Altruism bias (cf. Selfishness bias)
The tendency to moralize and put the fulfillment of other's needs and desires ahead of your own. Even though we wouldn't want others to sacrifice themselves for us (for example, would you want your spouse to stay married to you for your benefit, but not for his or hers?), we embrace a double standard by sacrificing ourselves to others when we are affected by the altruism bias. This bias upholds a lose-win dynamic approach to your relationships with others (where you are loser and "the good guy").
Example: "I really need to be careful about how I spend my money, but I think I must give my friend John another loan, even though he hasn't paid back the last one."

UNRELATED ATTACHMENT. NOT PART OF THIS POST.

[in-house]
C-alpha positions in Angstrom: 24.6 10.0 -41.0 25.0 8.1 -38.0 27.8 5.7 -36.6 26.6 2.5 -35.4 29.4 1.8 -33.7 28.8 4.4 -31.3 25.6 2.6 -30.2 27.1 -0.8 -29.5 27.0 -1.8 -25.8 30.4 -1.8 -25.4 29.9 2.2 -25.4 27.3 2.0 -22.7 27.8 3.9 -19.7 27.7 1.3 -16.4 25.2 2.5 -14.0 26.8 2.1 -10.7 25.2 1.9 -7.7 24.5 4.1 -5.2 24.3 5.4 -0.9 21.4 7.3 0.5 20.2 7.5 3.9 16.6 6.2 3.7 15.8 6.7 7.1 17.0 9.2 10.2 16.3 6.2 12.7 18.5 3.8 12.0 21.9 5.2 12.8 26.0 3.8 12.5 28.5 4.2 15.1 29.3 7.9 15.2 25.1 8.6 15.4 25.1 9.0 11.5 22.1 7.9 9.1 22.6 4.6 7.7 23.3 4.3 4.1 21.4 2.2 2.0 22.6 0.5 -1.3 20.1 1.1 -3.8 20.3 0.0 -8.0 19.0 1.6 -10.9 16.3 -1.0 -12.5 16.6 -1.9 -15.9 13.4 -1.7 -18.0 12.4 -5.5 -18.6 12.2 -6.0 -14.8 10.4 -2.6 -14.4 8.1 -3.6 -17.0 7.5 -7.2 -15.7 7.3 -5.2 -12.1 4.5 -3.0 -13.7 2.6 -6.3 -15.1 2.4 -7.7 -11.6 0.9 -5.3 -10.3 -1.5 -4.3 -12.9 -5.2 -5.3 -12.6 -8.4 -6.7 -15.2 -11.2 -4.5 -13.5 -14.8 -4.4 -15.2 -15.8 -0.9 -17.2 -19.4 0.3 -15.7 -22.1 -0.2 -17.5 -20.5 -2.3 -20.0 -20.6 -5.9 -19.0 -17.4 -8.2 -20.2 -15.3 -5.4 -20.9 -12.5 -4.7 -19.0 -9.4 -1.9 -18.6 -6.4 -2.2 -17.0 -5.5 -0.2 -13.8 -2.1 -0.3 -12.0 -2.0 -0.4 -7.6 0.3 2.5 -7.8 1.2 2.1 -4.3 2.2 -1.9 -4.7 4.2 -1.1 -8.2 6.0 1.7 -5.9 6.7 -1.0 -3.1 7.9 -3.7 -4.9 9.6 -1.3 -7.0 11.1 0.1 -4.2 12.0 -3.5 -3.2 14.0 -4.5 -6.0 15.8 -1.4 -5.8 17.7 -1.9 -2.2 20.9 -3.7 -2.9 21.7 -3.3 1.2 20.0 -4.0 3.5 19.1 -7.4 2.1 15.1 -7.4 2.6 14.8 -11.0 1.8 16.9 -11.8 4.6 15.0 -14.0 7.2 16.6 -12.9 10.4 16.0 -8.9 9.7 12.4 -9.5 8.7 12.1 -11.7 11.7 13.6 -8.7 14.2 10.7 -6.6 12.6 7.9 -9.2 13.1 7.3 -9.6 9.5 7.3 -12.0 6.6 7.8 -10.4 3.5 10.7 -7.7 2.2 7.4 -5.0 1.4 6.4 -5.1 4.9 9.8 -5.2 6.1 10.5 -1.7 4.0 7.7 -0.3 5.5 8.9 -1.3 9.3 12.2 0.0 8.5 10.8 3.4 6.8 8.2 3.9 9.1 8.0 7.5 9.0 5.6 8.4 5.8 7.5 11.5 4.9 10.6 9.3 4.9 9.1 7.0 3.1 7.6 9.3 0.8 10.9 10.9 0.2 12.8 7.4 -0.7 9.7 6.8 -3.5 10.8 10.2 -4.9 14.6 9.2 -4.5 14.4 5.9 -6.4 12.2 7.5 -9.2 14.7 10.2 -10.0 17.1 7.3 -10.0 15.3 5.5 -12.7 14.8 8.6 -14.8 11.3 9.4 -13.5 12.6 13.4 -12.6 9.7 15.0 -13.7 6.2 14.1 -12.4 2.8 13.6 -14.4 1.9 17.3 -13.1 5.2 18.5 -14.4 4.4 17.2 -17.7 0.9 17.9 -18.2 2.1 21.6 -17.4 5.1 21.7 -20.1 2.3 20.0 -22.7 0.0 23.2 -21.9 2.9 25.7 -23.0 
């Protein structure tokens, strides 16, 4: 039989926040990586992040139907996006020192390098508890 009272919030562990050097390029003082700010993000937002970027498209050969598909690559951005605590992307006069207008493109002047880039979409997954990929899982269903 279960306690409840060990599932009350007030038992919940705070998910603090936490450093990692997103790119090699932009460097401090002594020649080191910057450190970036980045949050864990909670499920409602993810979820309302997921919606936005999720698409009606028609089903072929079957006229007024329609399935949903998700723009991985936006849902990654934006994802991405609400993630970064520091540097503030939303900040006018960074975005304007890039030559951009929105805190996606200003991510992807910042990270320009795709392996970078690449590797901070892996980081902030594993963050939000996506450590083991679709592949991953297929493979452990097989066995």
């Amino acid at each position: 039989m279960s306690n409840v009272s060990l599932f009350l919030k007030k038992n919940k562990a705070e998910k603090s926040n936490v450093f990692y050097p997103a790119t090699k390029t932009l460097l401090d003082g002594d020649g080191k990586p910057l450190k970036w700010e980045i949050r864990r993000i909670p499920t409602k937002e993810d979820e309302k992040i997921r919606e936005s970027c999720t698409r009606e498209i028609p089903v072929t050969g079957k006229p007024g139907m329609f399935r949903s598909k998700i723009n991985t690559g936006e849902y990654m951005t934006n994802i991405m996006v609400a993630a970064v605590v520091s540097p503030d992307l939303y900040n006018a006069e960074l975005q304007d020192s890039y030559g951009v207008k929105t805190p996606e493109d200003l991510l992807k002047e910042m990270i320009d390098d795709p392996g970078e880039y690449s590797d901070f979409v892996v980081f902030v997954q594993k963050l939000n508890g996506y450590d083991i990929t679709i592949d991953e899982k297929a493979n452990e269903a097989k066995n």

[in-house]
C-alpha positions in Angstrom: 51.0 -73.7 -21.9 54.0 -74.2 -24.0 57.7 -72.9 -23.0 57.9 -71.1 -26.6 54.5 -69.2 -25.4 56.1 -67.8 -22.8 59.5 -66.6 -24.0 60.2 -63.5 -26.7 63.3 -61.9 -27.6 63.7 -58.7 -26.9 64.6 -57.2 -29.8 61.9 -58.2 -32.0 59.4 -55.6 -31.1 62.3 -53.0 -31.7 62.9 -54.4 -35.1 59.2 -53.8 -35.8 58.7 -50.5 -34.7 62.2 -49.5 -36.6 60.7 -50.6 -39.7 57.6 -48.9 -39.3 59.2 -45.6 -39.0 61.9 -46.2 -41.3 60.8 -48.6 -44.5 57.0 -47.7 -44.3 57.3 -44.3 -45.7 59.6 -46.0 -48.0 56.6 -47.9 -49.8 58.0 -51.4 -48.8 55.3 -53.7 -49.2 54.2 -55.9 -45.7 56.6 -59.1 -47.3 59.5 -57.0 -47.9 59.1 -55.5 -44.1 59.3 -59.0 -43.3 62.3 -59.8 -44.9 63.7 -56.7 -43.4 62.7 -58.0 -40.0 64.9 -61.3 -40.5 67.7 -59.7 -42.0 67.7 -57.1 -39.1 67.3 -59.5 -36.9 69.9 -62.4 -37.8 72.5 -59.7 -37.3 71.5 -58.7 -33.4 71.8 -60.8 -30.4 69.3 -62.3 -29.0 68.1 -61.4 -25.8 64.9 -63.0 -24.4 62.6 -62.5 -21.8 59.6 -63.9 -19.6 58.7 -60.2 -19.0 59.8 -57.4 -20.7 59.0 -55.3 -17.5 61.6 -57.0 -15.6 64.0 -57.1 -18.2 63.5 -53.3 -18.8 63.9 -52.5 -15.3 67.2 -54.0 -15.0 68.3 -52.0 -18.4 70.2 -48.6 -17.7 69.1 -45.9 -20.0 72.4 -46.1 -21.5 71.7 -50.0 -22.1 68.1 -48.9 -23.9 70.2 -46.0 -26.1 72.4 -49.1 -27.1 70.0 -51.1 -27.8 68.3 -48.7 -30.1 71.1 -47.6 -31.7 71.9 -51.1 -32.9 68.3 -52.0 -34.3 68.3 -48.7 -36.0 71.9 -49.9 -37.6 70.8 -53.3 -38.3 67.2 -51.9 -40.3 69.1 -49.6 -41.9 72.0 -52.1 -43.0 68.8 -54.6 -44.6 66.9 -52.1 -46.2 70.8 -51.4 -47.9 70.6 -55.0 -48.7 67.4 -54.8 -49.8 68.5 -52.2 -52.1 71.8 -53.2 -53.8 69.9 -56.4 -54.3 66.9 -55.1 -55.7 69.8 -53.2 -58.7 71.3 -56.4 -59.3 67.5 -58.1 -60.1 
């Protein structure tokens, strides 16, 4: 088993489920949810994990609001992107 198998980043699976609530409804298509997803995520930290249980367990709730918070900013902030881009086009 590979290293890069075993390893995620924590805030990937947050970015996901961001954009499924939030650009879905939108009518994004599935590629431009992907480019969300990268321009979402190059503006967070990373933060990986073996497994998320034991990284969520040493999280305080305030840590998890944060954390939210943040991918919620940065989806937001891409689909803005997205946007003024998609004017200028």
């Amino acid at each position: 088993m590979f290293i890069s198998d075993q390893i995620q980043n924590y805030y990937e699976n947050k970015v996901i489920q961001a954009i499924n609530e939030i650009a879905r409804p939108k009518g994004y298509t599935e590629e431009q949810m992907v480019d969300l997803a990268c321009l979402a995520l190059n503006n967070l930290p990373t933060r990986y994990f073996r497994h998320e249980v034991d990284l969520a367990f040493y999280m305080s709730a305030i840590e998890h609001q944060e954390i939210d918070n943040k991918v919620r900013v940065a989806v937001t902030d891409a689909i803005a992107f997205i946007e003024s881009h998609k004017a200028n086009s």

The altruism bias in compounded by many other biases: Attachment bias, Defense bias, It's-about-me bias, Looking-good bias, Resistance bias, Short-term bias, and Victimhood bias. In most cases, the best countermeasures to the Altruism bias is to check if your choice supports a double standard and to consider the transaction and relationship at issue both long-term and short-term.